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heroic charge that shall dash these armies of insolent invaders. in wrecks and fragments back on the countries from which they came, you will confirm the doom that has crushed the internal despotism of our country in the dust. The Bastile is down, there is an end of a profligate court and arbitrary power, of the exclusive rights and the arrogance of nobles, of the rapacity of farmers-general, and the domination of papal priests. The impositions that so long fixed our slavery, by fettering our minds, are broken away; we have exploded the notions, as well as defied the power, of despotism; we have proclaimed that all political power essentially resides in the people, and that those to whom its exercise is to be entrusted, shall be chosen by the people, and most strictly accountable to them. We are a part of this emancipated and elevated people, and are boldly come forth to maintain their cause and our own. Is it not worthy of us to be brave in such a cause? Does not this land of new-born liberty deserve that we should fight for it like lions? There, in our sight, are the armies that are come to make us all slaves again. Let us fall upon them directly, and drive them into the Rhine."
Every mind responded to such an appeal: though imperfectly organised at first, though in various instances unskilfully or unfaithfully commanded, and though many times in a state of confusion and defeat, these half-disciplined battalions fraught with fire unquenchable;' they astonished, and after a while intimidated, their veteran antagonists, by returning incessantly to the charge; they were continually re-. inforced by more of their countrymen, animated with the same powerful sentiment, till at length the most famous legious and generals of Europe were overpowered, and driven away by an irresistible torrent. We can remember to have read, in the accounts of those times, that one morning, after several days of severe conflict, and very partial success, in Alsace, general Pichegru signified to the army that he felt it needful to give them repose that day; on which he was informed, that they testified their disappointment, and expressed a strong and general wish to be led again to battle; they were led accordingly.—It would be as much beside the purpose to discuss here the correctness of that idea of liberty, which created such an almost preternatural energy in the people and the armies of France, as to notice what a wretched disappointment, and what a hateful despotism, were in reserve to terminate all their prospects. It is sufficient for our object, that a bold, grand idea of liberty, involving the annihilation of every thing that had oppressed and galled the people, and sent their advocates to the Bastile, under the old despotism, and quite clear of all counteractive considerations of this and the other aristo
cratical distinction or monopoly to be held sacred, and this or the other individual or family to be maintained in power,it is enough that this idea inspired the energy, which flung the relics of the invading armies at the palace gates of those who had sent them. It is enough that every one can imagine in an instant, what would have been the effect in the camp of Jourdan or Pichegru, if information had come from Paris, of the provisional government, anxious to secure the rights and happiness of the people, having settled that, though neither a prince of Austria or Prussia, nor exactly Louis XVI, must be king, yet the allegiance of the nation was inviolably due to some individual of the family, the duke of Chartres, for instance, on whose accession the government would go on in the same wise and popular manner that it had done a hundred years past.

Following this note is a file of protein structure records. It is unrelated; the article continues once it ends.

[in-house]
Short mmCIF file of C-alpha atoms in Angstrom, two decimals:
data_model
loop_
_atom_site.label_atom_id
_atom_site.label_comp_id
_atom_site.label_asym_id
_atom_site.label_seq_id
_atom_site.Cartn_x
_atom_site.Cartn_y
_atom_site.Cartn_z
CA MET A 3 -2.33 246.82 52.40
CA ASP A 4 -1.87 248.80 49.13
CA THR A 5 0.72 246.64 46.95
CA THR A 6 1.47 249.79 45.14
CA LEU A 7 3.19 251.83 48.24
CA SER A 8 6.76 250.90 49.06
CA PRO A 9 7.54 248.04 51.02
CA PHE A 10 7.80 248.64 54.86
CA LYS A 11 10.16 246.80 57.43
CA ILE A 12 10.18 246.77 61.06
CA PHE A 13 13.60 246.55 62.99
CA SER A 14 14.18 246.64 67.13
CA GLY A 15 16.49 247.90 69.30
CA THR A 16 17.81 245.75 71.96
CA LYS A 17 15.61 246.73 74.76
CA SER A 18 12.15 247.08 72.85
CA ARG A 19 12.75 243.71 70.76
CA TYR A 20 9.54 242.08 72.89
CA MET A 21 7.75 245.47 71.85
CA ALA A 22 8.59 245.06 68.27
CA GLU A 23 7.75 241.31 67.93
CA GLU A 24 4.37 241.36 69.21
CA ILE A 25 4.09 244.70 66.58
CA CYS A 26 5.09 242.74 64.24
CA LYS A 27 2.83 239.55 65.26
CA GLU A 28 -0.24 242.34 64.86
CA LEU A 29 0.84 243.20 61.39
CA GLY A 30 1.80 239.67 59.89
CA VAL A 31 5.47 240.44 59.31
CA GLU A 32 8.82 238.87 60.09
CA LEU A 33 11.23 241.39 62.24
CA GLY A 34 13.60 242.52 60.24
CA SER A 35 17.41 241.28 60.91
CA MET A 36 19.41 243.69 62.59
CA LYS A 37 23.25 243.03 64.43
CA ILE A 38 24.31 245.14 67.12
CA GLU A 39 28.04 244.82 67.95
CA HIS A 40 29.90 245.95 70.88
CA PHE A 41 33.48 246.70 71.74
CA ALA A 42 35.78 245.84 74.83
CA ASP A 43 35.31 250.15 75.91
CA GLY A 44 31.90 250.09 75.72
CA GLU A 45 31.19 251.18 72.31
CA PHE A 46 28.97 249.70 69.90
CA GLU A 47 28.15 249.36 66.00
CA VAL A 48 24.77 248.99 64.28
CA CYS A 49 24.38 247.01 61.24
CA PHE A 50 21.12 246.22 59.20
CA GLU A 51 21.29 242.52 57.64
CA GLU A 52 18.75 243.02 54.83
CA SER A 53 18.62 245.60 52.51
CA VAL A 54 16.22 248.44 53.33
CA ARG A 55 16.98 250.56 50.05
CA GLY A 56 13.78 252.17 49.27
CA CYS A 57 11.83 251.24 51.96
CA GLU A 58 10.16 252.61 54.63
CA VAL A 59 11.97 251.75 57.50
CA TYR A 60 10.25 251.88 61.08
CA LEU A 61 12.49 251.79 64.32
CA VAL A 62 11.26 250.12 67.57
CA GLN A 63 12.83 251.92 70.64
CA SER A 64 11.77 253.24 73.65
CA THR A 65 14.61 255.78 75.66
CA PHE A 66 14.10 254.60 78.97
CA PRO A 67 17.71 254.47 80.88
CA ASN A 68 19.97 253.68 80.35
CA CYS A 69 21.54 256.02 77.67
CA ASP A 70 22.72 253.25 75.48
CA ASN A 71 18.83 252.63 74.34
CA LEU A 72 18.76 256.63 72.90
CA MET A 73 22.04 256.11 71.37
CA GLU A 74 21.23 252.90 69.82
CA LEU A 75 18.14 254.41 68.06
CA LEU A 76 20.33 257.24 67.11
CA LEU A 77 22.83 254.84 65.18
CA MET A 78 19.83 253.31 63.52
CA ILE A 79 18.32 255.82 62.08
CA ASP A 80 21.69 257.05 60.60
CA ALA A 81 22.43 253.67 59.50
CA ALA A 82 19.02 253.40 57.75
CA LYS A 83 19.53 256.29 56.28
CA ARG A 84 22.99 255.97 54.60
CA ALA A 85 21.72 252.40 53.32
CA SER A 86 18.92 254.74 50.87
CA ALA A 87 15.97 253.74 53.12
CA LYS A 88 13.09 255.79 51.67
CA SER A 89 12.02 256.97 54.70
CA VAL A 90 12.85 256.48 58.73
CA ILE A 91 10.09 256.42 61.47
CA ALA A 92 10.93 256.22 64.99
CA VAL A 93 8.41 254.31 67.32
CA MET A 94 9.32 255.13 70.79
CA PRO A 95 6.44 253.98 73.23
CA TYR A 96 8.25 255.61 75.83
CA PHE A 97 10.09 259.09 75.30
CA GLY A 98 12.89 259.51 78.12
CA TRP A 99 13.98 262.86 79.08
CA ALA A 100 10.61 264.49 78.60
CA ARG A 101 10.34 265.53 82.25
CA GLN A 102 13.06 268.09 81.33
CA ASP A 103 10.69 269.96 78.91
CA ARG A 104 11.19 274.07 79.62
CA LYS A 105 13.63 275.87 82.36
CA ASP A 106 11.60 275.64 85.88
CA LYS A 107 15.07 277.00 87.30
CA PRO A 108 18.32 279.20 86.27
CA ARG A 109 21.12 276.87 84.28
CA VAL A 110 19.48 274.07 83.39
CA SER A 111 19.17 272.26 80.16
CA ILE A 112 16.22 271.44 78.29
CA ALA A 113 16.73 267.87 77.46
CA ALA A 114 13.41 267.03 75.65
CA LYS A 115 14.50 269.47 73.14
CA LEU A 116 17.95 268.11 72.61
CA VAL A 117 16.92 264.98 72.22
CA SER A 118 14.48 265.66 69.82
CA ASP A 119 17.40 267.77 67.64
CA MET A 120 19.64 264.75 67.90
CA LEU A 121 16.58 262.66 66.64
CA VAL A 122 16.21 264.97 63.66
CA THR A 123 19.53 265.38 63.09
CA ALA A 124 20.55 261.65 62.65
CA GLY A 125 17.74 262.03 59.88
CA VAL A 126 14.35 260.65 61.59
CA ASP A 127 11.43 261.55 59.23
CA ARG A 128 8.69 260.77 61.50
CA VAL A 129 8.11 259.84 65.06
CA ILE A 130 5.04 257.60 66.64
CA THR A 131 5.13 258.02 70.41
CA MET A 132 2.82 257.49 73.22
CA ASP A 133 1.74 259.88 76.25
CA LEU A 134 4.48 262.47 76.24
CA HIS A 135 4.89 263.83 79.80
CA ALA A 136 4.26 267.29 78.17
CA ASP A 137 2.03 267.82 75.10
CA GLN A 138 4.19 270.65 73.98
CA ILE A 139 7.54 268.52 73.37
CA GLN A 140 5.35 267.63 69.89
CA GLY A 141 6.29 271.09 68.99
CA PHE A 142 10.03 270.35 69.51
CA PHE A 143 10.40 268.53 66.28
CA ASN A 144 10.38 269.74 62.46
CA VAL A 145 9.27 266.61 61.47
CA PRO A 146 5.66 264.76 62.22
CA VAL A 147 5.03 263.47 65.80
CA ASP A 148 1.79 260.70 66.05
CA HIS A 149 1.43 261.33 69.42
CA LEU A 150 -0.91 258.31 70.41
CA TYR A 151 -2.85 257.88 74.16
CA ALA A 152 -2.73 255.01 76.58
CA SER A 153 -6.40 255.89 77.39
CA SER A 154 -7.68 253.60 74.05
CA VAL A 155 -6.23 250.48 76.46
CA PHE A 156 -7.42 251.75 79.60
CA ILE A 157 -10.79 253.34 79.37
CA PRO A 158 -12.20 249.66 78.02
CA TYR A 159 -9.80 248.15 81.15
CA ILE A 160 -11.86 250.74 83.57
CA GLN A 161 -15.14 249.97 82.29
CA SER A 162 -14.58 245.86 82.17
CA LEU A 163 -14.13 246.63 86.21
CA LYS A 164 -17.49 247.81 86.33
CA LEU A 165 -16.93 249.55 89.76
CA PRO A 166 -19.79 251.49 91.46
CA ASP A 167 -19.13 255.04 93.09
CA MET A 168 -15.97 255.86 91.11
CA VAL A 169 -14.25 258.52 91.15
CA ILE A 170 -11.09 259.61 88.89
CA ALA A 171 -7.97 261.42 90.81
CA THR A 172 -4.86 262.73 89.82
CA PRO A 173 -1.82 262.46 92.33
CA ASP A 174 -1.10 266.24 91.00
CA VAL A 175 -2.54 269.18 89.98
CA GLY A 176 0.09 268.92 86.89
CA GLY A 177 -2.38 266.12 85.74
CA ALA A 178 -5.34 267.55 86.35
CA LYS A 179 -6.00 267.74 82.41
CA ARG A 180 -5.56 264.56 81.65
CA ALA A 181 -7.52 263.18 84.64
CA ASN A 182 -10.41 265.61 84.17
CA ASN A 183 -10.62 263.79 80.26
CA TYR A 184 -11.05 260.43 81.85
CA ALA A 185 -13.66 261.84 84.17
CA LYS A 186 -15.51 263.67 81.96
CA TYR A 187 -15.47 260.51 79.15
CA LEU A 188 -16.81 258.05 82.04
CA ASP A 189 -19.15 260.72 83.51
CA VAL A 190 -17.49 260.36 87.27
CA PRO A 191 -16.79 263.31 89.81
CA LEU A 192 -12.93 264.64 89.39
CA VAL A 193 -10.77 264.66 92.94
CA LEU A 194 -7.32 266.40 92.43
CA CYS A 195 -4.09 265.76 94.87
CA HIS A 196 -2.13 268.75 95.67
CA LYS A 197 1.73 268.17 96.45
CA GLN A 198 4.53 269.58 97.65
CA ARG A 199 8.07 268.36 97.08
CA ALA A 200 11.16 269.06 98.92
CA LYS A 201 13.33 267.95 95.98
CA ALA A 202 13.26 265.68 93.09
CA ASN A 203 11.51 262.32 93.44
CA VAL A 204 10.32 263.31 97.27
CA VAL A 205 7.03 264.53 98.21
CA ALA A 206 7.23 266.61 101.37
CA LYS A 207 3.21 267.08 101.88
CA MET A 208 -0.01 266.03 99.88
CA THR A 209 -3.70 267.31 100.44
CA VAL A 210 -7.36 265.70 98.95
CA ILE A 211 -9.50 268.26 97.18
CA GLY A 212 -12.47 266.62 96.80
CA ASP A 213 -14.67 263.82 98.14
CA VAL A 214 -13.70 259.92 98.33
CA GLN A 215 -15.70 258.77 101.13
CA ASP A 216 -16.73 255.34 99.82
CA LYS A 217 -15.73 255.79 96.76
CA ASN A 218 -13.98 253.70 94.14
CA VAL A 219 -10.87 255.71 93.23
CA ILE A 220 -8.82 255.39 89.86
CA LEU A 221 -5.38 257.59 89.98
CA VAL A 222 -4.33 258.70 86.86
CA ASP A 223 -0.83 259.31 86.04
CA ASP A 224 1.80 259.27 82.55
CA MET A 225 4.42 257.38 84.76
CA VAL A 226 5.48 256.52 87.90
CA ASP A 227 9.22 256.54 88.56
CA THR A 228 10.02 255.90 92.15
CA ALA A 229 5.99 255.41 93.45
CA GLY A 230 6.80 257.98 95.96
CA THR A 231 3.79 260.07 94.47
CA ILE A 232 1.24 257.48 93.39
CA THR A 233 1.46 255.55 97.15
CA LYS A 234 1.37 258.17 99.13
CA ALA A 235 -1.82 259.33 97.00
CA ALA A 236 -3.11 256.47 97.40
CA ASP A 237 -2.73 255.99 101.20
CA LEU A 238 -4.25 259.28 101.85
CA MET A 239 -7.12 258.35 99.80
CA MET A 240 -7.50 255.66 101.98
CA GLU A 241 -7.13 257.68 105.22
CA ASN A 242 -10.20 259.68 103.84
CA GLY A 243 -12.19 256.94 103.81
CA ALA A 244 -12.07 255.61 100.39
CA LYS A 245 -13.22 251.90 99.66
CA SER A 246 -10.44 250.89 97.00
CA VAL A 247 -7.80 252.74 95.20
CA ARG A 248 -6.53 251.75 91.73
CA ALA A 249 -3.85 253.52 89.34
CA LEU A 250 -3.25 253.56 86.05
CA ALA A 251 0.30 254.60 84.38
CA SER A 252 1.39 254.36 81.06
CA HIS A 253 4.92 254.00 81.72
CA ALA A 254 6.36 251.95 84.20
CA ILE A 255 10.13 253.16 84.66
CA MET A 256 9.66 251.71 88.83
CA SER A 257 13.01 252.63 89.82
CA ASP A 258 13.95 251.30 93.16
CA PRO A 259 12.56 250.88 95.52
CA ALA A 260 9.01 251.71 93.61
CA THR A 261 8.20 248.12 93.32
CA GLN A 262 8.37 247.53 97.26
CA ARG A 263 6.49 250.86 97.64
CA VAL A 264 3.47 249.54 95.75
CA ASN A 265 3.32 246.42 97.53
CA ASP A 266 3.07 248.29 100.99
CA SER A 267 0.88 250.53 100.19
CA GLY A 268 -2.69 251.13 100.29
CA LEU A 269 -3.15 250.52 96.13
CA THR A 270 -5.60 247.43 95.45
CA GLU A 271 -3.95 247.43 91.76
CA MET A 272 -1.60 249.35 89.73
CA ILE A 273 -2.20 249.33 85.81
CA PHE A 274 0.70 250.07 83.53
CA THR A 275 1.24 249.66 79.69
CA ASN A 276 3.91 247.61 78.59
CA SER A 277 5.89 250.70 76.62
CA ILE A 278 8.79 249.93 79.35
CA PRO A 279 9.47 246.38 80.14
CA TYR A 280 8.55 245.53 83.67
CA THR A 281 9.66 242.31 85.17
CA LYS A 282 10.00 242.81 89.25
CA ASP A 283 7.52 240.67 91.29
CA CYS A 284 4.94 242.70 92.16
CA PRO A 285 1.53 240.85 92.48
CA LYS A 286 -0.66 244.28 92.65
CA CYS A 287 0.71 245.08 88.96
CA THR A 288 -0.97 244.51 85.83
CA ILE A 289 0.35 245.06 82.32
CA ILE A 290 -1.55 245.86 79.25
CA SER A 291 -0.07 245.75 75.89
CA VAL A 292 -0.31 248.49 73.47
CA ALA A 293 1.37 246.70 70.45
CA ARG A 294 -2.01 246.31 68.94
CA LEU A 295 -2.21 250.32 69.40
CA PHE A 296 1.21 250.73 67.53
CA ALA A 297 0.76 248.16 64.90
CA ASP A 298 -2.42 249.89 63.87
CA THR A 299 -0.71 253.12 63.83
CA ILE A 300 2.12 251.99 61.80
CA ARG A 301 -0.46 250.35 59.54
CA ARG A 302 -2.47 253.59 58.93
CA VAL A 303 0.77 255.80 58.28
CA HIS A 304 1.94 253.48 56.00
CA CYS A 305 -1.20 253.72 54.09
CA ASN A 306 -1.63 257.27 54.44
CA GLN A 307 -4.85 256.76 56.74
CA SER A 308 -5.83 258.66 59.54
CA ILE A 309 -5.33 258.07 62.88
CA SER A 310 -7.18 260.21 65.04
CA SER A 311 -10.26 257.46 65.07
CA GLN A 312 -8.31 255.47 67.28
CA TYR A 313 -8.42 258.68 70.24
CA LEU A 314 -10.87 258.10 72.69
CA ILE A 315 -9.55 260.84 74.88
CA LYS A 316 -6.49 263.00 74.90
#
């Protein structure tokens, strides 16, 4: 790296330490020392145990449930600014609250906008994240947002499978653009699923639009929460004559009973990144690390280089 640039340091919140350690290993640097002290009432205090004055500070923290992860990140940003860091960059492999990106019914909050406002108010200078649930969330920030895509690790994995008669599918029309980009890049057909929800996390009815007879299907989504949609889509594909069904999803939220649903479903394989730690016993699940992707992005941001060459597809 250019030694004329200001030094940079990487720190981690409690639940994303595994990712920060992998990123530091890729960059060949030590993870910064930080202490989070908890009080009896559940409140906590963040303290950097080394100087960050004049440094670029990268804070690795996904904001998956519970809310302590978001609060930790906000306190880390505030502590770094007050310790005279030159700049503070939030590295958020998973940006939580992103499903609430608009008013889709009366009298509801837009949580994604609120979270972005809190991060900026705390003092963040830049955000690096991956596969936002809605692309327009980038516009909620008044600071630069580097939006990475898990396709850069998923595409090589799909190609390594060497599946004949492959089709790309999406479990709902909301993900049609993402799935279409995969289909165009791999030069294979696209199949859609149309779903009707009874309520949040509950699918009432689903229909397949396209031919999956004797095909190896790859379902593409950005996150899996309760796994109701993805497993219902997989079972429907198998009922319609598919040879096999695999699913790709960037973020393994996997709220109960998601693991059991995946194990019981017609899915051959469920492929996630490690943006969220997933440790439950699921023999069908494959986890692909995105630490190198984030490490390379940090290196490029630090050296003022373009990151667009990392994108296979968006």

The reader has anticipated all we could say in the application of these hints to the recent movement of the Spanish people. We shall content ourselves with very few words, as there is now probably no great difference of opinion among thinking men, relative to the original and progressive probabilities attendant on this memorable event. One single short question disposes of the whole speculation; Has liberty, in the sense in which alone it is of importance to a people, ever been fairly set before the Spanish nation? It is of the essence of this question, to reflect a moment on the condition of the Spanish nation previously to this event; we mean their condition as justly imputable to their own sovereigns, and their own system of government, exclusively of what evils may have accrued to them of late years from the French intrigues and ascendancy in their court. And according to all accounts, that condition was deplorable. Taken in a collective view, the people were ignorant, indolent, poor, dirty, and extravagantly superstitious, fond of tawdry shows and cruel sports, strangers, in a great measure, to ingenious and mechanic arts, stationary in almost all the points of civilization in which the other countries of Europe are advancing, hampered by a clumsy and perverse judicature, in short, bearing the most flagrant marks of an incorrigibly bad government. Thus matters had gone on during the reigns of successive monarchs, and during the reign of probably the last of the Bourbons in Spain, Charles IV. At length, in consequence of we know not what intrigues and private arrangements, the sovereignty passed suddenly from him into the hands of his son, not, of course, without expostulation and repugnance on the part of the father, whose rights, according to all orthodox notions on the subject, were grossly violated by the transfer. All this while, however, a